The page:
By Janell Ross

Inside the National Cathedral in Washington and beyond it on Wednesday, George H.W. Bush was lauded as a courageous and decorous leader, “America’s last great soldier-statesman.” He was described as a loving father, a man with an appreciation for the zany parts of life and, as one columnist put it, the vanishing embodiment of a ruling class of trusted WASPs.

But amid the praise since Bush’s death, there have also been pointed critiques of his way of doing politics and winning the White House, which drew from a habit of relentless pragmatism, including on matters of race and questions of equity.

Bush employed a strategy of subtle stereotyping, playing on suspicion, fear and group-based guilt, political experts and historians say. The combination remains so potent that Democrats and Republicans have grappled for decades with Bush’s methods — and some have outright emulated them.

For some African Americans and Bush’s political opponents, the Bush legacy also demonstrates the way that pernicious allusions to race can influence elections and all the consequences for power and exclusion that follow.

Bush’s tough-on-crime stance in his 1988 presidential campaign, including in his speeches and an ad from an outside group about a black criminal named Willie Horton, has been cited by many historians of racial politics and even some Republicans as helping to drive decades of politics low on justice or equity.

For many Republicans, an overwhelmingly white group, the Bush presidency was good for black America.

It is where the current notion of school choice began to flourish, and Bush named Louis Sullivan, a black man who was dean of the historically black Morehouse University School of Medicine, to his Cabinet. As secretary of health and human services, Sullivan was a fierce tobacco opponent because, in part, of its disproportionate effect on black health.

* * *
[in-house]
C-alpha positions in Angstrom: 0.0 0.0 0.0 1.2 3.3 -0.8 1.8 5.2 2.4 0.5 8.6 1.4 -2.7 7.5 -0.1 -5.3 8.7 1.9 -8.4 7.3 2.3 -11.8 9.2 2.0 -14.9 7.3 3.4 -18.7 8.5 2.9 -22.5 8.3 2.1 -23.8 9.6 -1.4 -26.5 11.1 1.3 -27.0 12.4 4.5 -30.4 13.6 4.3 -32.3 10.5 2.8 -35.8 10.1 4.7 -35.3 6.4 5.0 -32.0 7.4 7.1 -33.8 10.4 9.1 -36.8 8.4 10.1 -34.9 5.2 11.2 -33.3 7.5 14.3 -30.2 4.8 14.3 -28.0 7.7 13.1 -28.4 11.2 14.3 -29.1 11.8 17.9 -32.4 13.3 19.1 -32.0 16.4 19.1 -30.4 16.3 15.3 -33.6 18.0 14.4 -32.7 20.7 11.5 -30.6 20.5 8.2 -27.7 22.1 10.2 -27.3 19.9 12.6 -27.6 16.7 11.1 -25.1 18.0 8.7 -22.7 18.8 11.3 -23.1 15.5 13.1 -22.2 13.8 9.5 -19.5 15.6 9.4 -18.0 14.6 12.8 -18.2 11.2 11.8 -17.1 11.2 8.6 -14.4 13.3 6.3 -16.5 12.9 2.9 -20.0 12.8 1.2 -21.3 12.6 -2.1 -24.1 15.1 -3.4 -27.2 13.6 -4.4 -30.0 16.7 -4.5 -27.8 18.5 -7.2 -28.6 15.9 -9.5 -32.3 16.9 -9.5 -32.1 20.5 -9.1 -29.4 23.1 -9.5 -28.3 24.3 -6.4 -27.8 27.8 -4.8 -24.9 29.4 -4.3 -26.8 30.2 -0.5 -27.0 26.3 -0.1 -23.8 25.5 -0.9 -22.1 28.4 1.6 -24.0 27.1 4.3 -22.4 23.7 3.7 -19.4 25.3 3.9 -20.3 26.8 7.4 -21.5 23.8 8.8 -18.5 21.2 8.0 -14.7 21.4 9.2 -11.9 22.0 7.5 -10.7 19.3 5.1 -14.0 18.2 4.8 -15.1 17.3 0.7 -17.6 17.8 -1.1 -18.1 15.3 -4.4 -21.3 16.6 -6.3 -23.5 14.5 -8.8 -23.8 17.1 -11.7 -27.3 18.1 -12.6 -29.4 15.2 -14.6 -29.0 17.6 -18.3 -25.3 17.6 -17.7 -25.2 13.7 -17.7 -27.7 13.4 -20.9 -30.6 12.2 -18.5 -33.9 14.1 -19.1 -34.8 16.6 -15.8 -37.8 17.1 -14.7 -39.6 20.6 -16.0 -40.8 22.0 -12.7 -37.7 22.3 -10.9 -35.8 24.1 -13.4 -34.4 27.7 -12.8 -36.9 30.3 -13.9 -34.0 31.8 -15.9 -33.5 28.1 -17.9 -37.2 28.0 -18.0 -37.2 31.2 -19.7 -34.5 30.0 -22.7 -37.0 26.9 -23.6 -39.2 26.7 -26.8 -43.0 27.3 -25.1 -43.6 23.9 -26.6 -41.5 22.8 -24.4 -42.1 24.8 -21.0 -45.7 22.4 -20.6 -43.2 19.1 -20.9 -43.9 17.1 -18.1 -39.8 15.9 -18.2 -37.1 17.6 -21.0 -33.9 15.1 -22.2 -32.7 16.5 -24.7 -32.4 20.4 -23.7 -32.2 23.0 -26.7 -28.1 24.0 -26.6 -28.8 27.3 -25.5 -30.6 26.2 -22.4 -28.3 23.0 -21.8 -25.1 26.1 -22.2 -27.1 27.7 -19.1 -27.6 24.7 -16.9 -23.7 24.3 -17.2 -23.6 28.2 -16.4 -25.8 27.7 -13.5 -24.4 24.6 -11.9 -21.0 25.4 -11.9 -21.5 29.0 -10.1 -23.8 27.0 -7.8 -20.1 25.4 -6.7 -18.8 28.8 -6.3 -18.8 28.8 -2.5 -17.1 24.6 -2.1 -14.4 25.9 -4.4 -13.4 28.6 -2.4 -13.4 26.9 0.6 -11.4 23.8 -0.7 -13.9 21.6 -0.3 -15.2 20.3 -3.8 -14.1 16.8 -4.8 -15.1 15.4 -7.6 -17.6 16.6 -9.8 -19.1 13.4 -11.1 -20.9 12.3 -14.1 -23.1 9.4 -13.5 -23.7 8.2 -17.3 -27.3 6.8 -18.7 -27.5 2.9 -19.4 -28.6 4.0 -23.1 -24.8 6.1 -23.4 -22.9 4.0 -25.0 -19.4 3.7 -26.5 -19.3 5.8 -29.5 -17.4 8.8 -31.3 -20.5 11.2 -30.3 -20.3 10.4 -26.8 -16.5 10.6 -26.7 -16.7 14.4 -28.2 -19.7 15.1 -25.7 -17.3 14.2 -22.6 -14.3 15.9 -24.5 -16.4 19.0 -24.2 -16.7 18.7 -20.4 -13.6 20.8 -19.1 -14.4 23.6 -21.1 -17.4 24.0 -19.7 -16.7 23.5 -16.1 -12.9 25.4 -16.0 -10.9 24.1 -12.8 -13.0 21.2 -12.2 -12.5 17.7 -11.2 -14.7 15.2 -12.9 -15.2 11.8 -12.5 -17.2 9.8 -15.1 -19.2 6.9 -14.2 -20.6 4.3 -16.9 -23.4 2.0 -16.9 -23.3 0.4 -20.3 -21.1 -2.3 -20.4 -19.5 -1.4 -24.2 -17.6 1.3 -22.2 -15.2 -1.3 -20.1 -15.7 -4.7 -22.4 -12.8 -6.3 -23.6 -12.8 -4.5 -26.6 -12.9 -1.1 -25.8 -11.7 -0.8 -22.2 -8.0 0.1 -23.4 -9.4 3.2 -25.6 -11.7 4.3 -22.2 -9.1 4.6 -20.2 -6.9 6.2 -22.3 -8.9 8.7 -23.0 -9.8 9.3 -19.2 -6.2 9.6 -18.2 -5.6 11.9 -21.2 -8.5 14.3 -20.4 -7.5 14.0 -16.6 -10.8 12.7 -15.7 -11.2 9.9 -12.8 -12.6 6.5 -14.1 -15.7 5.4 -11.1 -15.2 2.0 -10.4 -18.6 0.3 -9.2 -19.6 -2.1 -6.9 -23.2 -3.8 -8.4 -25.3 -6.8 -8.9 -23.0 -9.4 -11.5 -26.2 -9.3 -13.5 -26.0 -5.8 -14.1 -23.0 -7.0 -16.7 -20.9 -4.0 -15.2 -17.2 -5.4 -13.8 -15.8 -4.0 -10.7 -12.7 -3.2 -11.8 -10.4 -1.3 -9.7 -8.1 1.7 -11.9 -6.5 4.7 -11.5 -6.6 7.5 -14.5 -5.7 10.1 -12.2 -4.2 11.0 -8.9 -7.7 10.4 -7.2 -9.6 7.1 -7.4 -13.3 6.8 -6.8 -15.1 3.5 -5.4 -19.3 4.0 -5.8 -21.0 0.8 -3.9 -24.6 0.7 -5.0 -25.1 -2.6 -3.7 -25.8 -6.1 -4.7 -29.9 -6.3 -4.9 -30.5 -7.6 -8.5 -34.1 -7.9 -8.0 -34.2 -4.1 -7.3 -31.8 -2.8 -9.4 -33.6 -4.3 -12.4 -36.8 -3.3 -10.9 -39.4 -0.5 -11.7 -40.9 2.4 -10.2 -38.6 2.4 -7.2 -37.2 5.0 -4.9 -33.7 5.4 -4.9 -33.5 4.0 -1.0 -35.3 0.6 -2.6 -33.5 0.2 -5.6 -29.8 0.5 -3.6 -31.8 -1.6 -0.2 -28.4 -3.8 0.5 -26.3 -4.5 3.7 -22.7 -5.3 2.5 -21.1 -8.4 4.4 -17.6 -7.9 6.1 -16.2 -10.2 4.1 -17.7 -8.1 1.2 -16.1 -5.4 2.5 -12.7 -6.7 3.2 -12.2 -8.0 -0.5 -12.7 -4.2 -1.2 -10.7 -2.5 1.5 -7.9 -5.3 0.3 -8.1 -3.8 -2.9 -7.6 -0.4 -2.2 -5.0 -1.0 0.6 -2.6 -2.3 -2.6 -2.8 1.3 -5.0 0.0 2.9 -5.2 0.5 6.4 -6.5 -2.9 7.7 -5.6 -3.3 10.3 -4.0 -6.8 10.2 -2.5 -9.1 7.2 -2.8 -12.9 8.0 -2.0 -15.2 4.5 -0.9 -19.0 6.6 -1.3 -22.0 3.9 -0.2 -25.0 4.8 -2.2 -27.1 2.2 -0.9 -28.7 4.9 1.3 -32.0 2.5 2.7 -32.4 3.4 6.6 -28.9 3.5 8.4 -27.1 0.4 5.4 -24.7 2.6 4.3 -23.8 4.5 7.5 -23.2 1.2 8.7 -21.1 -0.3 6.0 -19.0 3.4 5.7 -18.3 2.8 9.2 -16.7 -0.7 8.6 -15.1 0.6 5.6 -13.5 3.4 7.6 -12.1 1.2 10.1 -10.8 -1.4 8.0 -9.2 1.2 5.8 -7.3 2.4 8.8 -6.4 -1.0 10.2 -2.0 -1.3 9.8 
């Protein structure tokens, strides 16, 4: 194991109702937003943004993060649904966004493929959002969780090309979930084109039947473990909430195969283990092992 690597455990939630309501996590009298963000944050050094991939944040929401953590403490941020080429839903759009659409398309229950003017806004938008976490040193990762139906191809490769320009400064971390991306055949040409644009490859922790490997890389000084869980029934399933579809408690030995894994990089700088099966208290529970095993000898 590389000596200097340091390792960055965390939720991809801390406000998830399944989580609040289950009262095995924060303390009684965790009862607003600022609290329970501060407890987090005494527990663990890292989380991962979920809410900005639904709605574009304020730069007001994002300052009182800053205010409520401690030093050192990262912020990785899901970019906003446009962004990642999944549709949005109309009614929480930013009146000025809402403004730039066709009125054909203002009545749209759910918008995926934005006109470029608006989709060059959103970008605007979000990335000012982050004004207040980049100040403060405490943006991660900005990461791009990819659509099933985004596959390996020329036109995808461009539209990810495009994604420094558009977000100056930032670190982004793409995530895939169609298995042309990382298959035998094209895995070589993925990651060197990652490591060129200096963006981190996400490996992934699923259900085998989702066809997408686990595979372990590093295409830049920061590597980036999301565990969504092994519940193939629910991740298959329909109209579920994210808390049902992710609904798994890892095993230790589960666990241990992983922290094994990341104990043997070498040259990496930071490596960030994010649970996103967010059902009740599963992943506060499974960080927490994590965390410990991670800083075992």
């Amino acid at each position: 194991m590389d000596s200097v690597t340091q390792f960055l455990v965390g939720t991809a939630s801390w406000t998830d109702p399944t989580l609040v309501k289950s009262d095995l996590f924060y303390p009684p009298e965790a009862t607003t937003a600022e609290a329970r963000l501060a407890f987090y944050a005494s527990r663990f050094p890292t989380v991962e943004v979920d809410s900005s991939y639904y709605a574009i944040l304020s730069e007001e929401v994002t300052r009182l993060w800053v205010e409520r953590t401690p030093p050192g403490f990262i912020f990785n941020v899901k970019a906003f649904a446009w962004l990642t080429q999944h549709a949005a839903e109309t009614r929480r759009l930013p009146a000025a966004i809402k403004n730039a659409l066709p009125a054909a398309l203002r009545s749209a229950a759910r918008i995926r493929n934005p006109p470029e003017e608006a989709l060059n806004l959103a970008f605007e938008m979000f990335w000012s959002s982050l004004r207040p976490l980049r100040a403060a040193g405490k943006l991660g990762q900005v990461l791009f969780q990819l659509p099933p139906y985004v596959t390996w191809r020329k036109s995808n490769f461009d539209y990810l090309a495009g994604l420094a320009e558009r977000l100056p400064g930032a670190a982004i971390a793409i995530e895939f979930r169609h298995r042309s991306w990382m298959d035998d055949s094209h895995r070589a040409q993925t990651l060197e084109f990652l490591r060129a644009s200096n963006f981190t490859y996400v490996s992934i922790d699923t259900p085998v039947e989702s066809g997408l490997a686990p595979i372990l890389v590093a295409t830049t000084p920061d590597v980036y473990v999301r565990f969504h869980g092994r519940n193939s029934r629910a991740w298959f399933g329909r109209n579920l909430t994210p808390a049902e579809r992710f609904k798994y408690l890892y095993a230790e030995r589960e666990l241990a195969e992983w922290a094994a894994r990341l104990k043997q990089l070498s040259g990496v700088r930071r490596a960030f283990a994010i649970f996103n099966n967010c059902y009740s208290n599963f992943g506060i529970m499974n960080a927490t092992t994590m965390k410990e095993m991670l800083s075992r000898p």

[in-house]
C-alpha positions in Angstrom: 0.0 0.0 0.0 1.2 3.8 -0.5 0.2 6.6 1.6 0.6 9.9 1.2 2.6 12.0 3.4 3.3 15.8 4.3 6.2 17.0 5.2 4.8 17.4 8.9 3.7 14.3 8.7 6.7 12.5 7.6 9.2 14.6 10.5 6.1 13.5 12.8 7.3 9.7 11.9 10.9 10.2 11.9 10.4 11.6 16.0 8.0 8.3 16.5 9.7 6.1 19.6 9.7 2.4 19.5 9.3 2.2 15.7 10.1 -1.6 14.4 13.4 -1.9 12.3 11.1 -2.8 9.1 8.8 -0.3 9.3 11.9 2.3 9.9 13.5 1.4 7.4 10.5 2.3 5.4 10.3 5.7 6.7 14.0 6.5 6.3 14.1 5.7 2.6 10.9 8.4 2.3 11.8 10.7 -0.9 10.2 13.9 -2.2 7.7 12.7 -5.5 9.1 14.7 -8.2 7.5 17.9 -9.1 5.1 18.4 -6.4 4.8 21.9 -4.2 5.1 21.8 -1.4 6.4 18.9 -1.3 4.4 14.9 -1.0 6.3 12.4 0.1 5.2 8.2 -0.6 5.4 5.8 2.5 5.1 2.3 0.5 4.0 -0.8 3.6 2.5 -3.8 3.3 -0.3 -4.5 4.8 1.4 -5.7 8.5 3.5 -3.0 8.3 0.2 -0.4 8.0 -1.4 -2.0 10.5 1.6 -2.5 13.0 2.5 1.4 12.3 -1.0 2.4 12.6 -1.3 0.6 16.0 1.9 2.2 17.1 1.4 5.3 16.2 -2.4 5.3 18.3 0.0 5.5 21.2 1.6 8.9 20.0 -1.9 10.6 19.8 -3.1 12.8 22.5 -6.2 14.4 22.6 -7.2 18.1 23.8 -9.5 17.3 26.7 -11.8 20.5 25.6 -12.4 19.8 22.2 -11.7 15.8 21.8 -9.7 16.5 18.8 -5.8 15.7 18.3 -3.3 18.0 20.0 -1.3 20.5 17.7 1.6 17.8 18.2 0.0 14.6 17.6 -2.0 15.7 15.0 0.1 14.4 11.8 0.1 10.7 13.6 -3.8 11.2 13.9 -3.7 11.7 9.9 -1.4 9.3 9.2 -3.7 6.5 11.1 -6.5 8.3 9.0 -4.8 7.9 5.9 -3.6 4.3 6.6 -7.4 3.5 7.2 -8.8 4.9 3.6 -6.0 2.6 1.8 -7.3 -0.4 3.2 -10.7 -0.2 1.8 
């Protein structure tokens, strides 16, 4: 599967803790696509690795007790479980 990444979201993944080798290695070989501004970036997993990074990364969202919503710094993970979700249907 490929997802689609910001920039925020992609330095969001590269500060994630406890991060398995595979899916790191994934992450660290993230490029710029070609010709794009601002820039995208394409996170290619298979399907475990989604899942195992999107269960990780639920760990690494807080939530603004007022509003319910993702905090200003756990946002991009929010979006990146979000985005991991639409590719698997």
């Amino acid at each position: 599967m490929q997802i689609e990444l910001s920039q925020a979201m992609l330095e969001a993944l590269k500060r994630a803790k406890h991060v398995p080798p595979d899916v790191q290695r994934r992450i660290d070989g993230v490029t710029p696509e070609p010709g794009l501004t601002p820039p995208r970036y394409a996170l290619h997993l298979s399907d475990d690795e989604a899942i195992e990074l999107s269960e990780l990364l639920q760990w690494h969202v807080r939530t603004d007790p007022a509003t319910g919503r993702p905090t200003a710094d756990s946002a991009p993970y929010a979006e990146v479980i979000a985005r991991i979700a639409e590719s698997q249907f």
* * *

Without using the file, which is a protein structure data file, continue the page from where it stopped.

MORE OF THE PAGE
“H.W. Bush is everywhere, in ways that defy easy binaries,” said Leah Wright Rigueur, an assistant professor of public policy at the Harvard Kennedy School of Government. “What’s much easier to do is say ‘this person is good,’ or ‘this person is bad,’ when reality is much more complex. What I have concluded is that Bush was a person who took a utilitarian approach to achieving power.”

During the 1988 Democratic presidential primaries, it was Rep. Al Gore, D-Tenn., who first raised the idea that his opponent and the eventual nominee, Massachusetts Gov. Michael Dukakis, was soft on crime. Gore accused Dukakis of being unwilling to contain violent criminals like Horton, a convicted murderer who had raped a white woman and stabbed and robbed her and her partner while out on a weekend furlough.

Lee Atwater, Bush’s campaign manager, heard the story and thought that Bush, the 1988 Republican presidential nominee, should raise the Horton case so often that voters would think of Horton as Dukakis’ virtual running mate, Atwater later said.

Bush delivered.

On the campaign trail, he frequently brought up Horton and the specter of uncontrolled violent crime. He made references that Atwater had intentionally crafted to sow fear of black Americans while not sounding overtly racist to white voters.

In letters and reports Atwater wrote, scattered across several public figures’ archives, Atwater made it clear that politicians in the 1980s could not actually use the N-word, but that they needed to deliver messages conveying racial danger and inferiority with the same clarity to win, said Wright Rigueur, who is working on a book about black men and women who worked with Republican presidents and resisted them in the 1980s. (Atwater admitted as much in interviews and conversations in the final years of his life when he worried that future generations would assume he was a racist. A terminally ill Atwater apologized for his campaign tactics.)

President George H.W. Bush meets with Republican National Committee Chairman Lee Atwater in the Oval Office in 1989.J. Scott Applewhite / AP file

“The Horton issue worked for the Bush campaign precisely because most white voters at the time did not want to think of themselves as associated with anything racist,” Wright Rigueur said. Atwater knew that an overtly racist message would repel many of 1988 America's white voters. “But Horton did not register as racist, right away, to anyone but black people.”